Posted on April 11, 2018 by staff

Home Secretary pledges £9m to take down dark web criminals


Home Secretary Amber Rudd is expected to announce a £9 million pledge to battle dark web criminals today.

Her speech at the CYBERUK summit in Manchester is expected to describe the dark web as a “dark and dangerous place where anonymity emboldens people to break the law in the most horrifying of ways”.

She will earmark the funds to combat criminals who exploit the anonymity of the dark web.

“Whilst criminals plot and hide behind their screens, their actions have real-life consequences for their victims,” she will say.

As part of the speech, the Home Secretary is expected to tell the story of her father’s experience as the victim of an elaborate scam involving credit card fraudsters.

She will say: “My own father was the victim of fraud, and I know from personal experience the importance of supporting those who have been victimised through no fault of their own. Now that it’s happening online, it’s happening to even more people.”

Rudd, who first cited her father’s experience during announcement of the National Economic Crime Centre, will say that response to the criminal threat of the dark web is every citizen’s responsibility.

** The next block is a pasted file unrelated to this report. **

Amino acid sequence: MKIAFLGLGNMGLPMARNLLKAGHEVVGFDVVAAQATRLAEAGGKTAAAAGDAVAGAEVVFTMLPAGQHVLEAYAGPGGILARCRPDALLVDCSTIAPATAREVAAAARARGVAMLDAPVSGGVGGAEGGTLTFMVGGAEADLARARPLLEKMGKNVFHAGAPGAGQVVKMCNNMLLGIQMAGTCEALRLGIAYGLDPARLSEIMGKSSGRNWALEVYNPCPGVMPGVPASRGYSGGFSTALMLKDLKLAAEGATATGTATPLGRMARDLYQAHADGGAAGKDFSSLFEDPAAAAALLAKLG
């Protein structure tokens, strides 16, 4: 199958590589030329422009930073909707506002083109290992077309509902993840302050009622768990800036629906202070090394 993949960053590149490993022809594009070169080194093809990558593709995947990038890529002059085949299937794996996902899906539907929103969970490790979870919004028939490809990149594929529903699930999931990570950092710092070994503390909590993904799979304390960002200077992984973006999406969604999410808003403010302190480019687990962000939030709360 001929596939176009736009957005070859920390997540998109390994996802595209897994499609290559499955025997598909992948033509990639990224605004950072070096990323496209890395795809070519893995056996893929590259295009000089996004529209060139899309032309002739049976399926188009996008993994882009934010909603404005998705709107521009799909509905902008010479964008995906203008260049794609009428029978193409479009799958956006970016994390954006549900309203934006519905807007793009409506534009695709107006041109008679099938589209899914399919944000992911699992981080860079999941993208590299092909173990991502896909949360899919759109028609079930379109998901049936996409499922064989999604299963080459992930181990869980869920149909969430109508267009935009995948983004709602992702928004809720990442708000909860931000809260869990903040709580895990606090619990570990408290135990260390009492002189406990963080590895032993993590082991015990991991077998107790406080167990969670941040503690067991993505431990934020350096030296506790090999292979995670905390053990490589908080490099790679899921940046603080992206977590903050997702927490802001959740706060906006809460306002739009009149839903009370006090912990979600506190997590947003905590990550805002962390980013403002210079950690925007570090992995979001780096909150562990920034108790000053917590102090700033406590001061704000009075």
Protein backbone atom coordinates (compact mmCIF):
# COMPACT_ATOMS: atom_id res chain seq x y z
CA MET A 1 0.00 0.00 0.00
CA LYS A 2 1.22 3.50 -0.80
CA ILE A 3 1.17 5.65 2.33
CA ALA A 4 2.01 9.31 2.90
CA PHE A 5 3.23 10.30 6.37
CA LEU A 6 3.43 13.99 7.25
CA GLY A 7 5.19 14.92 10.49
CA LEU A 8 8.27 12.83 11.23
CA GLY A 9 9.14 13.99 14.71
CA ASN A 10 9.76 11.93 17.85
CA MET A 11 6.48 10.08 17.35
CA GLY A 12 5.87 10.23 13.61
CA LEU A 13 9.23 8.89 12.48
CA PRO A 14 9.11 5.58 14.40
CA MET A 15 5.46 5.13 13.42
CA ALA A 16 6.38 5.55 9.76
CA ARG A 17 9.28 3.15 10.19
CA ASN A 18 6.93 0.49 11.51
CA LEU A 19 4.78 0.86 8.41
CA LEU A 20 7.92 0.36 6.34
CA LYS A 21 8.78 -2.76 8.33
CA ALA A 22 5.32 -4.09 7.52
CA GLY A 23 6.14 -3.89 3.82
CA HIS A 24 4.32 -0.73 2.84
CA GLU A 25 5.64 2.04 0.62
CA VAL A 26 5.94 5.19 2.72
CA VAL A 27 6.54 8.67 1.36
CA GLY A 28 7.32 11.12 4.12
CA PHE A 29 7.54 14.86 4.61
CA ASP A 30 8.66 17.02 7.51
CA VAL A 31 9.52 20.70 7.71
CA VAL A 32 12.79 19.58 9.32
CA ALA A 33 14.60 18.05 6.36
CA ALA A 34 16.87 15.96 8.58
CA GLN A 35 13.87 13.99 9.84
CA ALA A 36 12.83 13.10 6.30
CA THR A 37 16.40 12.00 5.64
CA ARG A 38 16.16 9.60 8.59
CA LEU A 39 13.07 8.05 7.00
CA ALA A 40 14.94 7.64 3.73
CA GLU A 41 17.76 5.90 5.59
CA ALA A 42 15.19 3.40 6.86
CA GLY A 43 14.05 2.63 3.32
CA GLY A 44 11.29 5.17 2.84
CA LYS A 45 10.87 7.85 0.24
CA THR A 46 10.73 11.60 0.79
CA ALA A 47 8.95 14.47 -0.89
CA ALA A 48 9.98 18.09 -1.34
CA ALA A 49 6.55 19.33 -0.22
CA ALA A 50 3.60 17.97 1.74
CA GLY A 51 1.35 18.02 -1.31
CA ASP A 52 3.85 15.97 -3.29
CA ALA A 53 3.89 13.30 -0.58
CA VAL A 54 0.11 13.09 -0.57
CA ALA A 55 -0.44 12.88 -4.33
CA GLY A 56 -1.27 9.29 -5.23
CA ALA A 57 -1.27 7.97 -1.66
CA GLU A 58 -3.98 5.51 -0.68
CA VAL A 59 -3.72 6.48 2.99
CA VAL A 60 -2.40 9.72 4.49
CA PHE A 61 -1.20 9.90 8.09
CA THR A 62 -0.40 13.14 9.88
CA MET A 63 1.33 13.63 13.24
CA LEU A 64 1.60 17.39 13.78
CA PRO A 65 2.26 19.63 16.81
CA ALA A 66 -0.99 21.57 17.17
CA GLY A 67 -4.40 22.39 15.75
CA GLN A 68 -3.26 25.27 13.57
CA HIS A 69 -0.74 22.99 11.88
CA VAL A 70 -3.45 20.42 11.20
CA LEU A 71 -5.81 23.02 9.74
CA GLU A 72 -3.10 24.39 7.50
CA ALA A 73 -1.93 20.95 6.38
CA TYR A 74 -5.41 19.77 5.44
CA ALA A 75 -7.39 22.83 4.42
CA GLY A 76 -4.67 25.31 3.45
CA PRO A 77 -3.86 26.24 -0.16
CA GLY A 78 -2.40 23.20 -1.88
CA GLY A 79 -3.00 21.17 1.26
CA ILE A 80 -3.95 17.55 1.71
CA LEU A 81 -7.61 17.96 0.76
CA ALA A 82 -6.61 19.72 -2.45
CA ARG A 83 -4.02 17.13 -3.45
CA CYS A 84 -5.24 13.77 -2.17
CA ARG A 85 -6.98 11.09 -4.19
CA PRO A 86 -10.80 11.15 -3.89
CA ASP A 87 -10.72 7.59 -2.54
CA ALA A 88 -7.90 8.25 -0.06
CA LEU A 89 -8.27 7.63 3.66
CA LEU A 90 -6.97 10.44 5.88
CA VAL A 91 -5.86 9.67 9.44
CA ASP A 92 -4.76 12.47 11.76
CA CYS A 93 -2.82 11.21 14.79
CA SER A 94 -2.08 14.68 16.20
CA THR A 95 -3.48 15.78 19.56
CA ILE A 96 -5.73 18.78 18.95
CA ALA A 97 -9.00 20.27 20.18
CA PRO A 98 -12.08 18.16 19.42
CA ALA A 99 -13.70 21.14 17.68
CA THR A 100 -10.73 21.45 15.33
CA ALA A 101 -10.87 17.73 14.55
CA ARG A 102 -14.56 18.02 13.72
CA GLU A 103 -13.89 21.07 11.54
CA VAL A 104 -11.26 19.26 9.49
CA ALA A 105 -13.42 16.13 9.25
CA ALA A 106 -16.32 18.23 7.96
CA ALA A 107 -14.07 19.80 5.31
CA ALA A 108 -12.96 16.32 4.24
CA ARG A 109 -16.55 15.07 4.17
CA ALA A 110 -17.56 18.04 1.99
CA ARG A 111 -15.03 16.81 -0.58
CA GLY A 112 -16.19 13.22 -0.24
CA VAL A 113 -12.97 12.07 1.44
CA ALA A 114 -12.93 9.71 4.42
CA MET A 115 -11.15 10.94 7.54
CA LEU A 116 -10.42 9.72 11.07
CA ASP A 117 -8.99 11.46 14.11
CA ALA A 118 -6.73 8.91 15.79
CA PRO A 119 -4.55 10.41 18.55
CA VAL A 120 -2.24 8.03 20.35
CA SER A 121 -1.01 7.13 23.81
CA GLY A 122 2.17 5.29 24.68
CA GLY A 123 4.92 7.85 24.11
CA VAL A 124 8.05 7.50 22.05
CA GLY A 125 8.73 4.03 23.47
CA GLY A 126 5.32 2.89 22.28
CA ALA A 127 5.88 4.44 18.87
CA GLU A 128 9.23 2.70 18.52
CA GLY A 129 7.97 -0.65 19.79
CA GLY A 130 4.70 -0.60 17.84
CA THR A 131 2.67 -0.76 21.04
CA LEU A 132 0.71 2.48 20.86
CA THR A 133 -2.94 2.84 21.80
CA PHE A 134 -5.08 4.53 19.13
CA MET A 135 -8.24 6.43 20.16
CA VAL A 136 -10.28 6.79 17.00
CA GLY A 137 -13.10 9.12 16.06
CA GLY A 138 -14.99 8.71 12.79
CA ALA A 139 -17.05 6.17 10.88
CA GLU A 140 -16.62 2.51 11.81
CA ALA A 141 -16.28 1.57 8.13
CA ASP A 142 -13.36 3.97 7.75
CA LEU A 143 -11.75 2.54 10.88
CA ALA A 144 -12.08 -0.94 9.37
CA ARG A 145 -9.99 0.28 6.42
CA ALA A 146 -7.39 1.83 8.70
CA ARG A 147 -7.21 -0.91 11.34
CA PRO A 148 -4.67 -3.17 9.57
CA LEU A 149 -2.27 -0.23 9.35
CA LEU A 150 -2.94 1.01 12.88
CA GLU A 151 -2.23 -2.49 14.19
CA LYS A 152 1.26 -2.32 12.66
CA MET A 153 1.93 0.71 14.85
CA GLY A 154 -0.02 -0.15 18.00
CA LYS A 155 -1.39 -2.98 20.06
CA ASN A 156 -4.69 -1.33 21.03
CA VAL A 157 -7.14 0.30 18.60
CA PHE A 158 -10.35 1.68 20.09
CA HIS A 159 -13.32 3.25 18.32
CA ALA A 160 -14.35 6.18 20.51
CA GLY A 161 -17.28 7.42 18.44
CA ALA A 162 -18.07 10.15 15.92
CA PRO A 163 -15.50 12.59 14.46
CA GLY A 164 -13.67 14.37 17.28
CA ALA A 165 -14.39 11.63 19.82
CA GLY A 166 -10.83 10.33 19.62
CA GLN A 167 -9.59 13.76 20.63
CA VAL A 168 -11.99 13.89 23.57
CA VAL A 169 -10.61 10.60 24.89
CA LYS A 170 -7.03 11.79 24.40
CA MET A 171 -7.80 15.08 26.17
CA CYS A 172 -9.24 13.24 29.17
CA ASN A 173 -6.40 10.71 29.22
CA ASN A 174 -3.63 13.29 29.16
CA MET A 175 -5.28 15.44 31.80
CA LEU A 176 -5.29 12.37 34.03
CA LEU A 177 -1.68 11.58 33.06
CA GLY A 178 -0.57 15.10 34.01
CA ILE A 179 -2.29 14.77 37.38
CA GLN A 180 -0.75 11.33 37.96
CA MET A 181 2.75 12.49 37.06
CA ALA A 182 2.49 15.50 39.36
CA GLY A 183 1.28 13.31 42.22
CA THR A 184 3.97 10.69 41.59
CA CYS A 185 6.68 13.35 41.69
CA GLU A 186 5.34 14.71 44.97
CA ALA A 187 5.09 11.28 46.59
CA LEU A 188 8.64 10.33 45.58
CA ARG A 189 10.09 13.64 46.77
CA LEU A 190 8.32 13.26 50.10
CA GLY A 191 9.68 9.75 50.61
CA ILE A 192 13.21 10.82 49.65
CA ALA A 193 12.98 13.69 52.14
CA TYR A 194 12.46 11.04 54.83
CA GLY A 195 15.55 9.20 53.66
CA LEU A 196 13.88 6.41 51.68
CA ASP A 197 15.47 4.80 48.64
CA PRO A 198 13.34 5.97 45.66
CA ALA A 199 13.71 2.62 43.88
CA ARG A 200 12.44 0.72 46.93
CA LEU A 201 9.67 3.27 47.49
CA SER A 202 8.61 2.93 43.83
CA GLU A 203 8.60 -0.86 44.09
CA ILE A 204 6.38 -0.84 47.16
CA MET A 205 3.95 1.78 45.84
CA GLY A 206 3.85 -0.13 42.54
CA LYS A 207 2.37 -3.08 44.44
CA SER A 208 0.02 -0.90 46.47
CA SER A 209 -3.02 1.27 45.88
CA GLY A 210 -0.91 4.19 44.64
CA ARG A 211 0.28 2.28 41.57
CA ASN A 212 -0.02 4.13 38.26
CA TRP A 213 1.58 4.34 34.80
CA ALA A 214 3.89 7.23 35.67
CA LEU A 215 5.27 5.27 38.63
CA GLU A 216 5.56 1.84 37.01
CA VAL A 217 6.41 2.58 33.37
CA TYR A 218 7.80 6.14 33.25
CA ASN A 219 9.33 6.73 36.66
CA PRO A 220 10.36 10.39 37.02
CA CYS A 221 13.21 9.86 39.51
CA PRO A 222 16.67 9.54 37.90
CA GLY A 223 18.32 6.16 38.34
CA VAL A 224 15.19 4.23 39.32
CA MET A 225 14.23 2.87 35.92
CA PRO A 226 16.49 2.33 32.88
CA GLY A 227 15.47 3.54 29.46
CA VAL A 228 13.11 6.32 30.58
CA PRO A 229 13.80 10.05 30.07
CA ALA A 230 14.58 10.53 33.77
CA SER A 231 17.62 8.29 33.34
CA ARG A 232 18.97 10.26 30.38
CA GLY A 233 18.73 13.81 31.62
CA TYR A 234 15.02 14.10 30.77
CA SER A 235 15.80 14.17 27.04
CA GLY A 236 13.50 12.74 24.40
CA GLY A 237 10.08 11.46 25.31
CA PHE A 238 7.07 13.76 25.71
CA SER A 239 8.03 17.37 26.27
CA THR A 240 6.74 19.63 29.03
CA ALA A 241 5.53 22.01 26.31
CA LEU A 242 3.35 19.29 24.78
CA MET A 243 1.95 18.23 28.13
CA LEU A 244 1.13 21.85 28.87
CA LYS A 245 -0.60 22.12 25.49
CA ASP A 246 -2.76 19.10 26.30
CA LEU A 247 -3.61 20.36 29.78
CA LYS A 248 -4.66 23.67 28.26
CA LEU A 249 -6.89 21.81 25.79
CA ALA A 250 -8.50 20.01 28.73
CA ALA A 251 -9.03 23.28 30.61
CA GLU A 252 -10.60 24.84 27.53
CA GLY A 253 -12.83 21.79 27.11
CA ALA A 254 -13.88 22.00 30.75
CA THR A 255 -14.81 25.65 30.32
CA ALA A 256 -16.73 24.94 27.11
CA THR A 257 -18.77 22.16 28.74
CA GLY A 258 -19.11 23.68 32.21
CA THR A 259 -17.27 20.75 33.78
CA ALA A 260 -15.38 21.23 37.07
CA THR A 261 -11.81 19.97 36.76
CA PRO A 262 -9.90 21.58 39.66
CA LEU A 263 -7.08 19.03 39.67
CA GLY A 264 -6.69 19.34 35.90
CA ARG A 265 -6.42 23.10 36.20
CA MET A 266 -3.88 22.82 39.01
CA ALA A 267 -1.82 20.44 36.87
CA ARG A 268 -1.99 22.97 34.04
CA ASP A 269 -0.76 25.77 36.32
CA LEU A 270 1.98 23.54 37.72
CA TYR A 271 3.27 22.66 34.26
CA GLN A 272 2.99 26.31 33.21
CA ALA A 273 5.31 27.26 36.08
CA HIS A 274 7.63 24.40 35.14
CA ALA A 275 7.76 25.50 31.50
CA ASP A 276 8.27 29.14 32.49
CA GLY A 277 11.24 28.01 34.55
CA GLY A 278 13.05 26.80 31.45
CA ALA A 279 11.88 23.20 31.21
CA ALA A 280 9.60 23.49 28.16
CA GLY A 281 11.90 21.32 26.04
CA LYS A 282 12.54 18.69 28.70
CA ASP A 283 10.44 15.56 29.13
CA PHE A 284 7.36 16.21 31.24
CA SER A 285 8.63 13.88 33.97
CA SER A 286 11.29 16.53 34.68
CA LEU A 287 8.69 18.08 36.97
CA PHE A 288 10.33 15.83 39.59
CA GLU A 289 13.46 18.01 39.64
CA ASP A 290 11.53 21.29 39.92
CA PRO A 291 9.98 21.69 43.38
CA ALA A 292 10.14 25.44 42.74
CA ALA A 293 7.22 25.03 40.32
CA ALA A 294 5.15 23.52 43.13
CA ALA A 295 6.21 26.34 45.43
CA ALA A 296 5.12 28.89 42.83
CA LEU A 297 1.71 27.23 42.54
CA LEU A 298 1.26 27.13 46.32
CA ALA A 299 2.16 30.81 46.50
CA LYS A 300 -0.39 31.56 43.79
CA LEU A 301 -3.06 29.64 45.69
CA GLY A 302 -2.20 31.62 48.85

She will say: “The world of cyber is fast developing and we need a fast-developing response to match, one that recognises that it is the responsibility of everyone in the UK to protect against the evolving threat.

“Business owners, cyber-security experts and individuals can do a lot to help too. Because in the same way that shops protect themselves from burglary with locks, alarms and security guards, I expect businesses to take equivalent precautions digitally.”

Earlier this year, paedophile Matthew Falder was convicted of 137 offences committed on the dark web after a four-year investigation by the National Crime Agency’s specialist cyber teams, bolstered by security and intelligence agencies.

The investigation proved that the dark web does not always provide s “cloak of invulnerability”  but experts have argued that authorities are ultimately “powerless to close it down.”